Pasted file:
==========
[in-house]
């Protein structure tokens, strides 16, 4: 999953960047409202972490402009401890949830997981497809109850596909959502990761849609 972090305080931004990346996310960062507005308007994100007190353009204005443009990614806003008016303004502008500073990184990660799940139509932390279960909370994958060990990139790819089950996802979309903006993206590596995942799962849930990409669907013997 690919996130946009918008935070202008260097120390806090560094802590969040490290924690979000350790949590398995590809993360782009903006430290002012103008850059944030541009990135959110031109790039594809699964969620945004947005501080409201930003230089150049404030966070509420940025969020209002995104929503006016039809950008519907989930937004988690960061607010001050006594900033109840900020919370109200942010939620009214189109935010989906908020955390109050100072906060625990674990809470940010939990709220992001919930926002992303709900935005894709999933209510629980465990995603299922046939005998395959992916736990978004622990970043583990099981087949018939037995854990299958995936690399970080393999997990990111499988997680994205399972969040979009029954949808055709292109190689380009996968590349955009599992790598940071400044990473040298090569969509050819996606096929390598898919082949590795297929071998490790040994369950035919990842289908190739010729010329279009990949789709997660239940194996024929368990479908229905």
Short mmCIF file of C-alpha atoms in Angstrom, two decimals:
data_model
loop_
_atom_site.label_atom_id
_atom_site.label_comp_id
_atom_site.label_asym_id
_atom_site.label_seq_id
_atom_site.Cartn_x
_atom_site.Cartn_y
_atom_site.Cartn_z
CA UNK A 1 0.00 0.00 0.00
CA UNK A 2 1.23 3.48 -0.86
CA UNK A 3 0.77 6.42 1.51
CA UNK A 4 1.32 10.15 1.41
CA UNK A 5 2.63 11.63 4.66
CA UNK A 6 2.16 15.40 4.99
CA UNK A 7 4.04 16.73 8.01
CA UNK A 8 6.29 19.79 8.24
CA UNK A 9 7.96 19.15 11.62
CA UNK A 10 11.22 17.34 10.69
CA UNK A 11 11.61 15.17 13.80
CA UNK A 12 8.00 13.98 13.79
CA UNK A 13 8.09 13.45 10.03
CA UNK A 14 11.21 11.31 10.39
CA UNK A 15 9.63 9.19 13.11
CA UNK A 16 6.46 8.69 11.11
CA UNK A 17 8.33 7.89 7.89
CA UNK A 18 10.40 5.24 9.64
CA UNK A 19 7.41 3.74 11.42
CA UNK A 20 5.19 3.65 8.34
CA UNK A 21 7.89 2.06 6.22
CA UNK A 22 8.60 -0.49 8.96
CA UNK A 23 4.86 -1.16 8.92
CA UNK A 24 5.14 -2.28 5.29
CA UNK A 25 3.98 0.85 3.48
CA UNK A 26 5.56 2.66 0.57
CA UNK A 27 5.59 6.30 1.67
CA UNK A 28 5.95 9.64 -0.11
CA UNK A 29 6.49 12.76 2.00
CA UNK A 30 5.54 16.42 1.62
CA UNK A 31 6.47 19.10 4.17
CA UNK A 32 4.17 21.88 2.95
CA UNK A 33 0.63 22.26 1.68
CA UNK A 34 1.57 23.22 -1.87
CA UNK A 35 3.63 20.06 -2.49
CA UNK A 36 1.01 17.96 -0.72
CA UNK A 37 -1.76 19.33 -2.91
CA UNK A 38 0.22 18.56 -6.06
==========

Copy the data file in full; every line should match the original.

[in-house]
């Protein structure tokens, strides 16, 4: 999953960047409202972490402009401890949830997981497809109850596909959502990761849609 972090305080931004990346996310960062507005308007994100007190353009204005443009990614806003008016303004502008500073990184990660799940139509932390279960909370994958060990990139790819089950996802979309903006993206590596995942799962849930990409669907013997 690919996130946009918008935070202008260097120390806090560094802590969040490290924690979000350790949590398995590809993360782009903006430290002012103008850059944030541009990135959110031109790039594809699964969620945004947005501080409201930003230089150049404030966070509420940025969020209002995104929503006016039809950008519907989930937004988690960061607010001050006594900033109840900020919370109200942010939620009214189109935010989906908020955390109050100072906060625990674990809470940010939990709220992001919930926002992303709900935005894709999933209510629980465990995603299922046939005998395959992916736990978004622990970043583990099981087949018939037995854990299958995936690399970080393999997990990111499988997680994205399972969040979009029954949808055709292109190689380009996968590349955009599992790598940071400044990473040298090569969509050819996606096929390598898919082949590795297929071998490790040994369950035919990842289908190739010729010329279009990949789709997660239940194996024929368990479908229905």
Short mmCIF file of C-alpha atoms in Angstrom, two decimals:
data_model
loop_
_atom_site.label_atom_id
_atom_site.label_comp_id
_atom_site.label_asym_id
_atom_site.label_seq_id
_atom_site.Cartn_x
_atom_site.Cartn_y
_atom_site.Cartn_z
CA UNK A 1 0.00 0.00 0.00
CA UNK A 2 1.23 3.48 -0.86
CA UNK A 3 0.77 6.42 1.51
CA UNK A 4 1.32 10.15 1.41
CA UNK A 5 2.63 11.63 4.66
CA UNK A 6 2.16 15.40 4.99
CA UNK A 7 4.04 16.73 8.01
CA UNK A 8 6.29 19.79 8.24
CA UNK A 9 7.96 19.15 11.62
CA UNK A 10 11.22 17.34 10.69
CA UNK A 11 11.61 15.17 13.80
CA UNK A 12 8.00 13.98 13.79
CA UNK A 13 8.09 13.45 10.03
CA UNK A 14 11.21 11.31 10.39
CA UNK A 15 9.63 9.19 13.11
CA UNK A 16 6.46 8.69 11.11
CA UNK A 17 8.33 7.89 7.89
CA UNK A 18 10.40 5.24 9.64
CA UNK A 19 7.41 3.74 11.42
CA UNK A 20 5.19 3.65 8.34
CA UNK A 21 7.89 2.06 6.22
CA UNK A 22 8.60 -0.49 8.96
CA UNK A 23 4.86 -1.16 8.92
CA UNK A 24 5.14 -2.28 5.29
CA UNK A 25 3.98 0.85 3.48
CA UNK A 26 5.56 2.66 0.57
CA UNK A 27 5.59 6.30 1.67
CA UNK A 28 5.95 9.64 -0.11
CA UNK A 29 6.49 12.76 2.00
CA UNK A 30 5.54 16.42 1.62
CA UNK A 31 6.47 19.10 4.17
CA UNK A 32 4.17 21.88 2.95
CA UNK A 33 0.63 22.26 1.68
CA UNK A 34 1.57 23.22 -1.87
CA UNK A 35 3.63 20.06 -2.49
CA UNK A 36 1.01 17.96 -0.72
CA UNK A 37 -1.76 19.33 -2.91
CA UNK A 38 0.22 18.56 -6.06